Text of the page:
Why is the Day of the Virgin of Guadalupe celebrated?
Juan Diego and The Virgin of Guadalupe
The story tells that Juan Diego was an indigenous believer in the Catholic faith. He lived in a place without a nearby temple and, to attend mass, he had to travel to Santa Cruz de Tlatelolco. On one occasion, it is said that Juan Diego heard a song that was not from this land. In addition, he saw a resplendent sun and, in the middle, a lady in an attitude of prayer. On other occasions, this man had three more appearances. In them, the Virgin shared with the native his desire that a temple be built in that place. Therefore, he entrusted him to communicate his aspiration to the Bishop. Juan Diego transmitted the wishes of the woman to the ecclesiastical members. However, they asked him for proof of what he said. In one of her appearances, the Virgin of Guadalupe asked Juan Diego to pick flowers and take them to the Bishop. Then, he found the most beautiful flowers that had grown in those lands. She kept what flowers she could in her mantle; an outer garment worn by men made of cotton, or ayate fiber, and the Virgen requested that he only display his mantle in front of the Bishop.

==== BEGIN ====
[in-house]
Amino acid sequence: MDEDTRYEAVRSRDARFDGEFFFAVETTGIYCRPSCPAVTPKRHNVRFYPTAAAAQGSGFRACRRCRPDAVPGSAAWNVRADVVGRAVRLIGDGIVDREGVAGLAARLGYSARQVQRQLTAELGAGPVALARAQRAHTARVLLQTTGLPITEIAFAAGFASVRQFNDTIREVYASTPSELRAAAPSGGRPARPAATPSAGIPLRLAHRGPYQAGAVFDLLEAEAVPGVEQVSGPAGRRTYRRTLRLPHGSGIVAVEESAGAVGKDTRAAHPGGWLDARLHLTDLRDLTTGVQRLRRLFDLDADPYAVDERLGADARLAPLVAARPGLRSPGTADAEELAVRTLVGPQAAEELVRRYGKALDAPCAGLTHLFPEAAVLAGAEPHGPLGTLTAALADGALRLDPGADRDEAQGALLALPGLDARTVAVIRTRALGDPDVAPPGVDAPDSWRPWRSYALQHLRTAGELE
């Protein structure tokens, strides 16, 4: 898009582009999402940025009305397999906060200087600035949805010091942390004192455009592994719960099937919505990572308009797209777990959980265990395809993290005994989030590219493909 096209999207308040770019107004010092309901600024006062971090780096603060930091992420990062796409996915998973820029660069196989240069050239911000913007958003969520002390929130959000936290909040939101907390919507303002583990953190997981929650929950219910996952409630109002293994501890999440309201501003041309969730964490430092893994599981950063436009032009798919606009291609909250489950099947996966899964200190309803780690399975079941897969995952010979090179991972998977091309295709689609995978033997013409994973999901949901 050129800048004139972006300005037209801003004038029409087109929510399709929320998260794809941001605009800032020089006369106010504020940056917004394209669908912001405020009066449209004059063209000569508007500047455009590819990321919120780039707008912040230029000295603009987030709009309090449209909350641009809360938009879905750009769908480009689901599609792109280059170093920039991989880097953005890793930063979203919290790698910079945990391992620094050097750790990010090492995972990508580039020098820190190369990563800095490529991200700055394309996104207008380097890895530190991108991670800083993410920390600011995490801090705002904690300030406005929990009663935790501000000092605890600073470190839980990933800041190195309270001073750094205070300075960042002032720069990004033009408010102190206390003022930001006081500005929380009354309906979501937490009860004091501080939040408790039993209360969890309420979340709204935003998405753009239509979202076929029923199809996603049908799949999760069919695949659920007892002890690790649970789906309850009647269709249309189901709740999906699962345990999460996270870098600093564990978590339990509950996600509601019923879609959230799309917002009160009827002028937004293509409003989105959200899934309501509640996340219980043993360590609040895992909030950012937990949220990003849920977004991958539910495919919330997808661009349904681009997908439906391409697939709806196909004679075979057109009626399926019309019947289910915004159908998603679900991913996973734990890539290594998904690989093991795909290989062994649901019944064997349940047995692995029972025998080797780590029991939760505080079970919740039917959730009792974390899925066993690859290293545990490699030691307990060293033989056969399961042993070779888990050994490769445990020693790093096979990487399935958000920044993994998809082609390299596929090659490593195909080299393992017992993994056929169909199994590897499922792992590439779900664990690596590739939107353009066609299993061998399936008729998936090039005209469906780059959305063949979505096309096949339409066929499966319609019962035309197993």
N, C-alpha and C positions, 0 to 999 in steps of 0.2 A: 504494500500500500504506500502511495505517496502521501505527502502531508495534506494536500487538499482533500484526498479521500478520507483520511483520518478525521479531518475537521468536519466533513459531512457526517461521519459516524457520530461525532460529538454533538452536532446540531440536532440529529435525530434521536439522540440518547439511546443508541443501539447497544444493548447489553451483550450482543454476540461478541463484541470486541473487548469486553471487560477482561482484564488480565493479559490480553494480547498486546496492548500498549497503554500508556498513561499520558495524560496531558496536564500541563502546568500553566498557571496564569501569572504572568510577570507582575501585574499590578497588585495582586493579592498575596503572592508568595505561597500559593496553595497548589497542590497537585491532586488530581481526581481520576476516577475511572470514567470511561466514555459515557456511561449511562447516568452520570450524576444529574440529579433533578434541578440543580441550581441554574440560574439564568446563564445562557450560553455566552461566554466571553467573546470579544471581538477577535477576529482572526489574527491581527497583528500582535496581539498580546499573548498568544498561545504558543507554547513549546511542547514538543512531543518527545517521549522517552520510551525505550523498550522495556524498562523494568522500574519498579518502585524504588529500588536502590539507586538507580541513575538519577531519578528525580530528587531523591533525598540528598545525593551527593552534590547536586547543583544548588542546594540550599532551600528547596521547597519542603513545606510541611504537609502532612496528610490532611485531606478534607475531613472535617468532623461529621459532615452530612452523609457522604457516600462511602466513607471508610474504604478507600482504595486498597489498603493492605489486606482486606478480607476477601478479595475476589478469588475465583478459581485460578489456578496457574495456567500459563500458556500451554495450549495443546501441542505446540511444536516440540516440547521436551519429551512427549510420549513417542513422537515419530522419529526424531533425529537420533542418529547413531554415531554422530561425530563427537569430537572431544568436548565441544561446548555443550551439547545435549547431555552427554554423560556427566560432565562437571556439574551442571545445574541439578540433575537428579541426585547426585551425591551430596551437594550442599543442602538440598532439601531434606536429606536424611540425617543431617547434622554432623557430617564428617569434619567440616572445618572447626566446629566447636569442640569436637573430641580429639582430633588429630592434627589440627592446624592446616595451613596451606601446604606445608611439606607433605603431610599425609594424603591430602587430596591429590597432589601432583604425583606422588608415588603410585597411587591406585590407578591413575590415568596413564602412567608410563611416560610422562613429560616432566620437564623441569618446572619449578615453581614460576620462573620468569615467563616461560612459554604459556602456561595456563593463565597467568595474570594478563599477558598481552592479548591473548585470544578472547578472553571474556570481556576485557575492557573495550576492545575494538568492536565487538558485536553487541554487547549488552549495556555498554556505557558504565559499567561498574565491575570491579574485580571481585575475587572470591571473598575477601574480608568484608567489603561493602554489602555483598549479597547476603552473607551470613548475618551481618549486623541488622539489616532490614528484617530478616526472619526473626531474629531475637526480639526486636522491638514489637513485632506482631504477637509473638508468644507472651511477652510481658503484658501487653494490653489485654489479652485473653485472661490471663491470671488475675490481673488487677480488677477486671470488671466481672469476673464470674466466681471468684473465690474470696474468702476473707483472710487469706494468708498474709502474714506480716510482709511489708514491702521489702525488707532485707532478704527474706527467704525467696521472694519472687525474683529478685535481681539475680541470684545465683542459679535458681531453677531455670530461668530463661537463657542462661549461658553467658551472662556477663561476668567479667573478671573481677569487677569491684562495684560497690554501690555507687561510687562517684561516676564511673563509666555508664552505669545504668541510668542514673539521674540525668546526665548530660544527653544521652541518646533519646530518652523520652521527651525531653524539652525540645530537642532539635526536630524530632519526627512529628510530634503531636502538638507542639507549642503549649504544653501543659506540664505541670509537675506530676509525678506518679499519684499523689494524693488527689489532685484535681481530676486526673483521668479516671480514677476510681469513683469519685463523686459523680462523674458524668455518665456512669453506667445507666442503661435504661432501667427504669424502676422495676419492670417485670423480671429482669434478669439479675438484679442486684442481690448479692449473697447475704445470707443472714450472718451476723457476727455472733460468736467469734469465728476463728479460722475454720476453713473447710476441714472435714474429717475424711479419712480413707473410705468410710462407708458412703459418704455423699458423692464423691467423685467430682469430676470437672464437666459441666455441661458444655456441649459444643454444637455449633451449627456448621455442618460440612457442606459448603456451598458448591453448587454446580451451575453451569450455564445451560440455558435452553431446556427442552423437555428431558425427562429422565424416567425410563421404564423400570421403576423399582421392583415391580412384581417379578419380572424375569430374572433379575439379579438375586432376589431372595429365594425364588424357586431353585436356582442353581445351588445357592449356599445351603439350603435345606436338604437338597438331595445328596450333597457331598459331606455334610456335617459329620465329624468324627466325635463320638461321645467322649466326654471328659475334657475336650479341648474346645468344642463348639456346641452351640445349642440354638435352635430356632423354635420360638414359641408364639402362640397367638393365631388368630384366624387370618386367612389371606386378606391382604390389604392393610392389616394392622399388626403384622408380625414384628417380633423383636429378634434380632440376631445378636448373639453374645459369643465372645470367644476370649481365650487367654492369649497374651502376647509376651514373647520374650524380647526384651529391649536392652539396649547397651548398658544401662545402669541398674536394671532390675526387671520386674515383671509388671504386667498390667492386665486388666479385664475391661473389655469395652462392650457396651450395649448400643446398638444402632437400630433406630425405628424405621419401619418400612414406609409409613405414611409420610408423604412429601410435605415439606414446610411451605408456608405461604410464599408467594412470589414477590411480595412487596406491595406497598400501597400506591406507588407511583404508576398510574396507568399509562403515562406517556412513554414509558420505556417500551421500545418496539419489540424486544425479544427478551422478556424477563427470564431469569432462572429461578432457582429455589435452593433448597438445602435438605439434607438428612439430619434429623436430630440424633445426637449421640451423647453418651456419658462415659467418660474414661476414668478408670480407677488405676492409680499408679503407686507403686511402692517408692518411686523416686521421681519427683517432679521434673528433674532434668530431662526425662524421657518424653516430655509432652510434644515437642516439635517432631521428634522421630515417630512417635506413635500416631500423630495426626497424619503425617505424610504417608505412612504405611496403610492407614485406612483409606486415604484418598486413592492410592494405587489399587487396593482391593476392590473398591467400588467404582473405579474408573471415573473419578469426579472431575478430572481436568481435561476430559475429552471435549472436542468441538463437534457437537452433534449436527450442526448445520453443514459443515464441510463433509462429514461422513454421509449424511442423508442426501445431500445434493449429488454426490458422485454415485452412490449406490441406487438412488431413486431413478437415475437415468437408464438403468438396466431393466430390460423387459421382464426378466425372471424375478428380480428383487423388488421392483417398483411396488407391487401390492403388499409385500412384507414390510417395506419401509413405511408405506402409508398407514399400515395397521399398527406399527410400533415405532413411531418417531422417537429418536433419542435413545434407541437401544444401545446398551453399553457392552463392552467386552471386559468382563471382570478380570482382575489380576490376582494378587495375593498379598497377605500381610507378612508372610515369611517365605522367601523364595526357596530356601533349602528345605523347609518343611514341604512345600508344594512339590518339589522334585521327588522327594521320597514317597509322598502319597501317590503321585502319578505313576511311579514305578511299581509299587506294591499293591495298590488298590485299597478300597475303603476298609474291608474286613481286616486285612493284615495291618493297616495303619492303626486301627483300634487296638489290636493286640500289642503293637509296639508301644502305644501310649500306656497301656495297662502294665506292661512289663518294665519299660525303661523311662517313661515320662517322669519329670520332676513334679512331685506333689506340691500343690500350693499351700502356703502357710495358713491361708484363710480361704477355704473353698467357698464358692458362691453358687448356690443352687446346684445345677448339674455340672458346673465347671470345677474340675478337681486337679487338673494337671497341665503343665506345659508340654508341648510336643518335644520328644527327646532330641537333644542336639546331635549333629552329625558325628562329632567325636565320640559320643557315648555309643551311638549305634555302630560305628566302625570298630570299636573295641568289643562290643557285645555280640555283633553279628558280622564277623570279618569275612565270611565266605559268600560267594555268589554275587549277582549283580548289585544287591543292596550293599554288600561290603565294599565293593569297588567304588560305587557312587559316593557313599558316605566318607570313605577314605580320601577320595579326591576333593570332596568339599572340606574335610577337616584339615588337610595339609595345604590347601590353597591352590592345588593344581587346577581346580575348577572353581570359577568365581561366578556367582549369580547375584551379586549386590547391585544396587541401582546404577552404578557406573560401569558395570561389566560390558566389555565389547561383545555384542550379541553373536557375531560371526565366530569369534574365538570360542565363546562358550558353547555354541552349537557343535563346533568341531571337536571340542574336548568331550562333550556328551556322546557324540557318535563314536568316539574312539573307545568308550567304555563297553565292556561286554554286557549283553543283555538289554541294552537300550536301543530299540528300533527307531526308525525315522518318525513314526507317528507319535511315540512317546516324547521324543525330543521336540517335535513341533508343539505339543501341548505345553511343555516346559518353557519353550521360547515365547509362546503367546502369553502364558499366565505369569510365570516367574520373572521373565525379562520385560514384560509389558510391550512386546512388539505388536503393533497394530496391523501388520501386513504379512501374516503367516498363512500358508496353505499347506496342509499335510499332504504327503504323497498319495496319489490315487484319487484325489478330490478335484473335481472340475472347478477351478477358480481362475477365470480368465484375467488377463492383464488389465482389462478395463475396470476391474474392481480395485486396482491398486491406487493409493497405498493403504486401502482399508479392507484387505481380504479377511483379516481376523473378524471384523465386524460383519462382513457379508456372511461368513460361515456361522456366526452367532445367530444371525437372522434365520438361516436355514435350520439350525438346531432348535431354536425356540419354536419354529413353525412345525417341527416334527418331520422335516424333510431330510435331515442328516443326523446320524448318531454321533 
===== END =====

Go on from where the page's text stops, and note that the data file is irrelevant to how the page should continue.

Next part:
Discovery of the Mantle of the Virgin
Upon Juan Diego's request, they saw the embodied image of the Blessed Virgin of Guadalupe on the mantle. Its sanctuary in Mexico City maintains the cloak's perfect condition even in these times. The fabric where the Virgin of Guadalupe can be seen is very soft, like silk, but the part where the image is not visible is still rough and rustic.
The Celebration of the Virgin of Guadalupe
Walking to the Basilica of Our Lady of Guadalupe
On the day of the celebration of the Virgin, at dawn, millions of Mexicans and pilgrims congregate with songs and offerings before the altar of the Basilica of Our Lady of Guadalupe, singing that morning to the Virgin. In the homes, rosaries are prayed, and dances are performed to honor La Virgen Morena. In them, a typical meal for the festivity called "reliquia" is also offered, which is shared with friends, neighbors, relatives and dancers (popularly called matachines, who use striking clothes in their dance).
The faithful approach Cerro Tepeyac, located near present-day Mexico City. There the Virgin of Guadalupe appeared to Juan Diego, right where the Basilica is believed to be built.